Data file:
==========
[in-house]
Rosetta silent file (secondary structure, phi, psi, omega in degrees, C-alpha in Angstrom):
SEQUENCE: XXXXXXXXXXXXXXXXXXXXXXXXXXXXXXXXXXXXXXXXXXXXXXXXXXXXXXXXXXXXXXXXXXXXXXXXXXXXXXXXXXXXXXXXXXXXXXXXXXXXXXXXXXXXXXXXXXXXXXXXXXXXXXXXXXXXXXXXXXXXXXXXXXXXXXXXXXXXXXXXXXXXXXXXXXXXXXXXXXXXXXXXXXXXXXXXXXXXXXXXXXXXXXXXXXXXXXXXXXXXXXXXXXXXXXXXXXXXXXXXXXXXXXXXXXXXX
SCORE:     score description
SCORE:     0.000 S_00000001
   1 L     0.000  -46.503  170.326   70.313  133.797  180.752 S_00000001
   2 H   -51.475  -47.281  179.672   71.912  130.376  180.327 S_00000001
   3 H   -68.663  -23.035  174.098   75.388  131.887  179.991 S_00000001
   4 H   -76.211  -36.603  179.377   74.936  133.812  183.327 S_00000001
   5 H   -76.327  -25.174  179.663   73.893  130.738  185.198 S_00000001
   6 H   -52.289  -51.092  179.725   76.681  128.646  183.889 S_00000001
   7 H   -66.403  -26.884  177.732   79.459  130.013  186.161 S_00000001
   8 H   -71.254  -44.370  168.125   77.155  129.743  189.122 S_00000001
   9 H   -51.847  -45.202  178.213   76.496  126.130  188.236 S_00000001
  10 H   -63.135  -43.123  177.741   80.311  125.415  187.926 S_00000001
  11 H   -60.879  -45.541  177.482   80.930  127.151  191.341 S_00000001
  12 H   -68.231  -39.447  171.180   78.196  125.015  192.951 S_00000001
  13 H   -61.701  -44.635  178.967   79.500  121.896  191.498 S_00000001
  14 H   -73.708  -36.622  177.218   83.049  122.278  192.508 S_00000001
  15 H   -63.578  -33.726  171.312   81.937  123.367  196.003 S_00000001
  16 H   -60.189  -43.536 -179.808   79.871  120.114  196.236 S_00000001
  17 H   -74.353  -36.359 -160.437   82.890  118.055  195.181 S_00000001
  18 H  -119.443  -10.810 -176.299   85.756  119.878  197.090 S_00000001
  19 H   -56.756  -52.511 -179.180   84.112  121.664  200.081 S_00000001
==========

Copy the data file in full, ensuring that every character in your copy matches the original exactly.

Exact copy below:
[in-house]
Rosetta silent file (secondary structure, phi, psi, omega in degrees, C-alpha in Angstrom):
SEQUENCE: XXXXXXXXXXXXXXXXXXXXXXXXXXXXXXXXXXXXXXXXXXXXXXXXXXXXXXXXXXXXXXXXXXXXXXXXXXXXXXXXXXXXXXXXXXXXXXXXXXXXXXXXXXXXXXXXXXXXXXXXXXXXXXXXXXXXXXXXXXXXXXXXXXXXXXXXXXXXXXXXXXXXXXXXXXXXXXXXXXXXXXXXXXXXXXXXXXXXXXXXXXXXXXXXXXXXXXXXXXXXXXXXXXXXXXXXXXXXXXXXXXXXXXXXXXXXX
SCORE:     score description
SCORE:     0.000 S_00000001
   1 L     0.000  -46.503  170.326   70.313  133.797  180.752 S_00000001
   2 H   -51.475  -47.281  179.672   71.912  130.376  180.327 S_00000001
   3 H   -68.663  -23.035  174.098   75.388  131.887  179.991 S_00000001
   4 H   -76.211  -36.603  179.377   74.936  133.812  183.327 S_00000001
   5 H   -76.327  -25.174  179.663   73.893  130.738  185.198 S_00000001
   6 H   -52.289  -51.092  179.725   76.681  128.646  183.889 S_00000001
   7 H   -66.403  -26.884  177.732   79.459  130.013  186.161 S_00000001
   8 H   -71.254  -44.370  168.125   77.155  129.743  189.122 S_00000001
   9 H   -51.847  -45.202  178.213   76.496  126.130  188.236 S_00000001
  10 H   -63.135  -43.123  177.741   80.311  125.415  187.926 S_00000001
  11 H   -60.879  -45.541  177.482   80.930  127.151  191.341 S_00000001
  12 H   -68.231  -39.447  171.180   78.196  125.015  192.951 S_00000001
  13 H   -61.701  -44.635  178.967   79.500  121.896  191.498 S_00000001
  14 H   -73.708  -36.622  177.218   83.049  122.278  192.508 S_00000001
  15 H   -63.578  -33.726  171.312   81.937  123.367  196.003 S_00000001
  16 H   -60.189  -43.536 -179.808   79.871  120.114  196.236 S_00000001
  17 H   -74.353  -36.359 -160.437   82.890  118.055  195.181 S_00000001
  18 H  -119.443  -10.810 -176.299   85.756  119.878  197.090 S_00000001
  19 H   -56.756  -52.511 -179.180   84.112  121.664  200.081 S_00000001